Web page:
In fact, Tom Kratman and I had to work quite a bit to come up with a scenario for a Smallpox virus that would become *more* not *less* virulent for Caliphate.  Frankly, being (presumably) human transmissible, the virus cooked up in Rotterdam isn't exactly H5N1 anymore, and we don't really know how it will react in the human population. 

Influenza is also contagious at the same time that the patient shows symptoms.  The very coughs and sneezes that are symptoms of the flu are the transmission vector, so the flu virus that the first generation patients could possibly catch from P0 is already mutated.
One blogger* wrote the following "Some dopes in a Dutch lab have made the threat a lot more real.  By mutating H5N1 into a more human threat, these scientists have given would-be bio terrorists something to salivate over. They say they did it because it could help them develop more effective vaccines in the future, but to me this falls into the category of things you just shouldn't mess with, no matter how pure your intentions."  [*Please note, the blogger is an IT security type, not a biologist, although I am not at all certain that should excuse his language.]
OK, so which "Dopes" would the blogger rather have – ones who performed the mutations to determine how easily it could happen naturally (which it really can!) and then be able to quickly produce vaccines – or ones who ignored the issue until Nature, or someone with less benign intentions, does it for them. 


The real issue in all of this research is that the mutations could very well happen naturally, and virologists have been expecting it since 2003. 

The unasked question...

Now, should it be classified?  HELL NO!

Yes, once it is known that there are only 5 mutations required, it may become easier for others to do so.  On the flip side, once the knowledge is disseminated and the articles published, it becomes common knowledge, and much harder to hide illicit virus or biological weapon production.  We can also have ready-made stocks of vaccines on hand to shut down a pandemic before it starts.  The true scare is *not* what if a terror lab produces the virus – but what if it occurs naturally?

But does this mean it should be done in a military lab instead of a college/university?  Not necessarily.  First, military labs and military funding are for research with military priorities.  It is na├»ve to think that research into weaponization of H5N1 isn't being done, but developing vaccines for civilian populations would not necessarily have as high a priority.  Research into influenza mechanisms for the sake of pure medical research is also probably not a high priority for a military lab. 

I'm not going to speak about the pros and cons of "entrusting" H5N1 to military labs, but rather look a bit more objectively at the issues with restricting such knowledge to closed intellectual compartments.  Classified and restricted information requires clearances and special treatment.  If an H5N1 outbreak occurs due to natural or belligerent causes, do we *really* want the knowledge of how to deal with it tied up waiting for bureaucratic clearances?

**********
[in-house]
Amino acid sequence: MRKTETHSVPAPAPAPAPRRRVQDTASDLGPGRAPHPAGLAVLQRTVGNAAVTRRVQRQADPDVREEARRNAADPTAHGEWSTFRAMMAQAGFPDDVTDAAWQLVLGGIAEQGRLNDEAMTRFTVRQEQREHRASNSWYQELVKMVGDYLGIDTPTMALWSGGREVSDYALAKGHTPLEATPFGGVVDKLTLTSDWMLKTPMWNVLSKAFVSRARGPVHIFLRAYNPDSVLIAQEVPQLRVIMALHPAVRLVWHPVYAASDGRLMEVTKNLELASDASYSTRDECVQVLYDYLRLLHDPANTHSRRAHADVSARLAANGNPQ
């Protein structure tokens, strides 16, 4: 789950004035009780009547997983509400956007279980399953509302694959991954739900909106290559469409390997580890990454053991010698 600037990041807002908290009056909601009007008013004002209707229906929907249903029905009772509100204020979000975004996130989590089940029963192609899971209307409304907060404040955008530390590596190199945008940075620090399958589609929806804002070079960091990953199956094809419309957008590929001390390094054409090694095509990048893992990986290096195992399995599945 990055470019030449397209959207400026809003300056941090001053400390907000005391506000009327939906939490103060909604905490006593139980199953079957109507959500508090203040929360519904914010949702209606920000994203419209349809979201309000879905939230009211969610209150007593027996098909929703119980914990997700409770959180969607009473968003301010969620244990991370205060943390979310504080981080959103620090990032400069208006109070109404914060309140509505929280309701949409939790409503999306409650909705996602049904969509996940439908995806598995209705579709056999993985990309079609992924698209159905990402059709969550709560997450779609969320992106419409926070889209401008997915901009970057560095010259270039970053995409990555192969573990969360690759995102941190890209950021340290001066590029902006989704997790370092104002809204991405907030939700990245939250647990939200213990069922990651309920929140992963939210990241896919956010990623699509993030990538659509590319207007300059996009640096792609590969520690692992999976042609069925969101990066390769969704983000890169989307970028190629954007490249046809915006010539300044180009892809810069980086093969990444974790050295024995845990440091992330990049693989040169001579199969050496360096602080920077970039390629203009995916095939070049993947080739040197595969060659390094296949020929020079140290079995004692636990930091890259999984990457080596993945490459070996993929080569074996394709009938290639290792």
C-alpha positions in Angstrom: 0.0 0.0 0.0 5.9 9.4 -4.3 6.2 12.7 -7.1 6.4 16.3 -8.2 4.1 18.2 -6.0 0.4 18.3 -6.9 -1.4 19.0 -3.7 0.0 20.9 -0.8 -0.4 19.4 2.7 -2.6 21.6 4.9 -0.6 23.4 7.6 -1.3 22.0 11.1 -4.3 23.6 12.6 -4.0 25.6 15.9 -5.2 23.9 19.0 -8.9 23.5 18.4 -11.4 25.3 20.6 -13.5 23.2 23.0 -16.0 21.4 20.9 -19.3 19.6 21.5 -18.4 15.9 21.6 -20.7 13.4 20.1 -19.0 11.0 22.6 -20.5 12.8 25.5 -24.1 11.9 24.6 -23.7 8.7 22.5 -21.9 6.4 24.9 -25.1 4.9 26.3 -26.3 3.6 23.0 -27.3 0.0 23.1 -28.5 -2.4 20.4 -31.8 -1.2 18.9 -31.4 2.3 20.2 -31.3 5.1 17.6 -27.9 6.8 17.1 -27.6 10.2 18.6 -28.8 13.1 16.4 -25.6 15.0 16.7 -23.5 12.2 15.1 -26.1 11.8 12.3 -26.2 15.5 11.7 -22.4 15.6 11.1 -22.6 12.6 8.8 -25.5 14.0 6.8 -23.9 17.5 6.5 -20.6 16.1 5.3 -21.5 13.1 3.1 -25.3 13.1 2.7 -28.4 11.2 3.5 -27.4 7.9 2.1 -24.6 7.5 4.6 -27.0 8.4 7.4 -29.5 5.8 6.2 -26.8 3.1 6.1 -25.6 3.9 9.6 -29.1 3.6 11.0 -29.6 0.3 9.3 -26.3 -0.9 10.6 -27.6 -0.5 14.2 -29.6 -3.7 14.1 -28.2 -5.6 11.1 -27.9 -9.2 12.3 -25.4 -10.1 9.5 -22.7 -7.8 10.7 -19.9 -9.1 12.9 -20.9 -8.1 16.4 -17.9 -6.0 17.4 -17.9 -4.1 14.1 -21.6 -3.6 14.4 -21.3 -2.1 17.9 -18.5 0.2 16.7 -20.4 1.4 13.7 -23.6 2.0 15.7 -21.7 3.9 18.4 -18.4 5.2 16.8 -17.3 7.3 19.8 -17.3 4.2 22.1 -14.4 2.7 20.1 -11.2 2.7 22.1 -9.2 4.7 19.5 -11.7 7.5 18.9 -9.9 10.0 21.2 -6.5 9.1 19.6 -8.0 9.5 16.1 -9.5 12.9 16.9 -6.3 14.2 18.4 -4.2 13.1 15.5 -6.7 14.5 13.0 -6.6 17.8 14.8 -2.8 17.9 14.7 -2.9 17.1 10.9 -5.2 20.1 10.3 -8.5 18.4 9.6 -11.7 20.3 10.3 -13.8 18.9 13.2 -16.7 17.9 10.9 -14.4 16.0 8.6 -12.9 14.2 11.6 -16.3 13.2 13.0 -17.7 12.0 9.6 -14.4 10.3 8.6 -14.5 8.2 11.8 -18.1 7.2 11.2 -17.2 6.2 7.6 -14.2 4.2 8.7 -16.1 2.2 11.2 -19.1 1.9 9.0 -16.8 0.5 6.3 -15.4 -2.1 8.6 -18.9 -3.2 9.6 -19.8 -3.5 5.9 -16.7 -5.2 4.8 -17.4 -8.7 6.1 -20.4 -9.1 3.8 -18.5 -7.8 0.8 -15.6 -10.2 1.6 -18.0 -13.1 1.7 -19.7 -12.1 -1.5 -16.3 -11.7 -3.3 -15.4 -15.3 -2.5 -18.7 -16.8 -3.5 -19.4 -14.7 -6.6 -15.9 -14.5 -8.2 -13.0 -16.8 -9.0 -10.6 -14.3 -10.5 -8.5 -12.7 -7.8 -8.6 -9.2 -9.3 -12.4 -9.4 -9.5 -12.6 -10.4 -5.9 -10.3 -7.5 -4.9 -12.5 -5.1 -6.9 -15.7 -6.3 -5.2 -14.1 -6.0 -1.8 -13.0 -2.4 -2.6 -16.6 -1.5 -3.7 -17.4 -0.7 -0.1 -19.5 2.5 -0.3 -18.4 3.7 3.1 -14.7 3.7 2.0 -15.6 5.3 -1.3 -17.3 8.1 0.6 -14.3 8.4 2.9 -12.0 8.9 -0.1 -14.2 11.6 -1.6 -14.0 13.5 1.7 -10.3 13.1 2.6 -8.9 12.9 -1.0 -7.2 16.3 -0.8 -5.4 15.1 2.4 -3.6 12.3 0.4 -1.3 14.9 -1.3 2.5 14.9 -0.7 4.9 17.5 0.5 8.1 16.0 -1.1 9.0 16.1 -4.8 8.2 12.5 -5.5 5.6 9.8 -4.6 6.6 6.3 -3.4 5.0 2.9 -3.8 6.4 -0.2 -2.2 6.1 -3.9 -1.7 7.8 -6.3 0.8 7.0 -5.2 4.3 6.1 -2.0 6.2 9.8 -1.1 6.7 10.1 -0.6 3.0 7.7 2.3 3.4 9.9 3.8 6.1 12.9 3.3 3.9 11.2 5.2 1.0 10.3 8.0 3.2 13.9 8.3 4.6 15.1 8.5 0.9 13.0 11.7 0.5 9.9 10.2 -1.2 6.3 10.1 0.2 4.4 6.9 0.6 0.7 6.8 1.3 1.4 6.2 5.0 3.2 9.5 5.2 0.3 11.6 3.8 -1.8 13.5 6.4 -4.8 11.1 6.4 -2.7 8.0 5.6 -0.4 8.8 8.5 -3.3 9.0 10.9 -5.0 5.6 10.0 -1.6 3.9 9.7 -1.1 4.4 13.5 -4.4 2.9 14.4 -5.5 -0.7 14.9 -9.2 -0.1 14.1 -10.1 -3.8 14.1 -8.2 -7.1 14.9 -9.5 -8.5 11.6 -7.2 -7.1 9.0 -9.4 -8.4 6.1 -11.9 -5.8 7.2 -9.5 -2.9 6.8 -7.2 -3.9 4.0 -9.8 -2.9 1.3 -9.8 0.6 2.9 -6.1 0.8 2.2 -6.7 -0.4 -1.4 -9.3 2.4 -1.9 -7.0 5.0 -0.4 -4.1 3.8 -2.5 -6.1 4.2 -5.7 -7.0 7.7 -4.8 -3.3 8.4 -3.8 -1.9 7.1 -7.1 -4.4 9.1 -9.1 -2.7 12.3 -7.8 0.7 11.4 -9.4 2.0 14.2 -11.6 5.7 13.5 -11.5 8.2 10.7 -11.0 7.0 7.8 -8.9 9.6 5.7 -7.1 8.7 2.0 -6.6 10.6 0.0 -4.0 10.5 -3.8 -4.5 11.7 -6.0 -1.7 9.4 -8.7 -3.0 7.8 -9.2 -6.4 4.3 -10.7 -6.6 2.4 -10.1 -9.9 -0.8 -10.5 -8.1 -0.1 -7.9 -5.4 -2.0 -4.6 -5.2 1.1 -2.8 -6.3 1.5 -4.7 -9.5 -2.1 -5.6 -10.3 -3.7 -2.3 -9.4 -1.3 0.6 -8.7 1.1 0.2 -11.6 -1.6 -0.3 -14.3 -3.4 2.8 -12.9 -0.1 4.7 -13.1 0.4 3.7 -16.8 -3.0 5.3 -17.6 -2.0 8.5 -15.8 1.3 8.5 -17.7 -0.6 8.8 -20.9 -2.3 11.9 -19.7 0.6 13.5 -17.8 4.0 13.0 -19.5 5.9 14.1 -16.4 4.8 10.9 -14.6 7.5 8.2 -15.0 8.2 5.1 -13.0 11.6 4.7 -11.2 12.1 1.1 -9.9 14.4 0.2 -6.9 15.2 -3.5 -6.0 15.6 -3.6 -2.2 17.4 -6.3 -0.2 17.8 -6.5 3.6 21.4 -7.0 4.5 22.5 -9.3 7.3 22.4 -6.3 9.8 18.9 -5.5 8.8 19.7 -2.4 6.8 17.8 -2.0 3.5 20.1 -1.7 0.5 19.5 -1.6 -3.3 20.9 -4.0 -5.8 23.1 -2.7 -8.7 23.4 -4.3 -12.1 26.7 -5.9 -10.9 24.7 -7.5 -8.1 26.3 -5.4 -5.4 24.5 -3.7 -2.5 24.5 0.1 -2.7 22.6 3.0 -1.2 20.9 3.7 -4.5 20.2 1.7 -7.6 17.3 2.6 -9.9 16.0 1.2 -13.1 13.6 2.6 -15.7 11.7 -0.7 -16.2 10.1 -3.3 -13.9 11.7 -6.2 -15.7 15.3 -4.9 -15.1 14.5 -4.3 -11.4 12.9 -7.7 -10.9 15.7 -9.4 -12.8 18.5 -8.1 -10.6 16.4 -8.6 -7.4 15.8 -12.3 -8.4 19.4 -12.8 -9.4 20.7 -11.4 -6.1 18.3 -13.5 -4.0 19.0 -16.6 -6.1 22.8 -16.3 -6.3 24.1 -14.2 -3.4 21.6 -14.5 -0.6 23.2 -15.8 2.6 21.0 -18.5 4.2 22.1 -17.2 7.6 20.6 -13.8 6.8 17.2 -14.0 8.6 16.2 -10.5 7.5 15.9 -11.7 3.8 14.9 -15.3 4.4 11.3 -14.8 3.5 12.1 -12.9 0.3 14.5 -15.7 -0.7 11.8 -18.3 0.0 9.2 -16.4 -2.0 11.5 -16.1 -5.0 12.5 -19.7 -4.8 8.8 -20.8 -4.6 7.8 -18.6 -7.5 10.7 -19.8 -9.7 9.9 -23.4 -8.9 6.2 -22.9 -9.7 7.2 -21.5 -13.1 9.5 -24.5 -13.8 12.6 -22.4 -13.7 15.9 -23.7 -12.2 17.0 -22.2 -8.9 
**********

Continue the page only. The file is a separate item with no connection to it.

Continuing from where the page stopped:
It really boils down to the concept that folks who might have the will to use H5N1 as a bioterror weapon either don't have the technology to do so, or if they have the skills and technology, they probably have the knowledge of what and how to do through other sources – as I said, influenza viruses mutate, it's what they do, and anyone who studies them knows it. 

What are the steps to get a useful vaccine?

As far as making a useful vaccine – until we know a hell of a lot more about making human cells resistant to viruses – the first thing you need is the actual virus... in the form which infects humans. 

In other words, you need the virus produced in the Dutch labs.  

Again, thanks to Nate for his insightful questions and the opportunity to answer them here.   I am sorry that posting has been so irregular this fall, I will do my best to get back on a more regular schedule with the new year, and remember, you can always ask questions and I see what I can do to give reasonable, science-based answers that y'all can understand!


Monday, November 28, 2011

On Research Ethics [Full link to blog for email clients.][FT:C44]

I'm going to take a small step away from neuroscience for this post.  In a startlingly real case of life (i.e. my day job) imitating art (i.e. my online presence), I was asked about the following article on the exact same day I find myself having to think like a microbiologist/immunologist again at work.

Way back in the dim mists of time... as a Master's student, I studied Biology, with a strong emphasis on Aquatic Biology.  However, to pay the bills, I taught labs and graded papers... in Microbiology.  It's a skill I picked up in the course of my undergraduate studies in Biology and Chemistry, and it contributes to the fact that I am a rather well-rounded scientist, with background knowledge of Biology, Chemistry, Geology, Physics and Medicine in addition to my primary (doctoral) skills in Physiology, Pharmacology and Neuroscience.  Under the circumstances that I like to use this forum for Q&A and discussions of research ethics, I thought it would be a good diversion to address the following headline: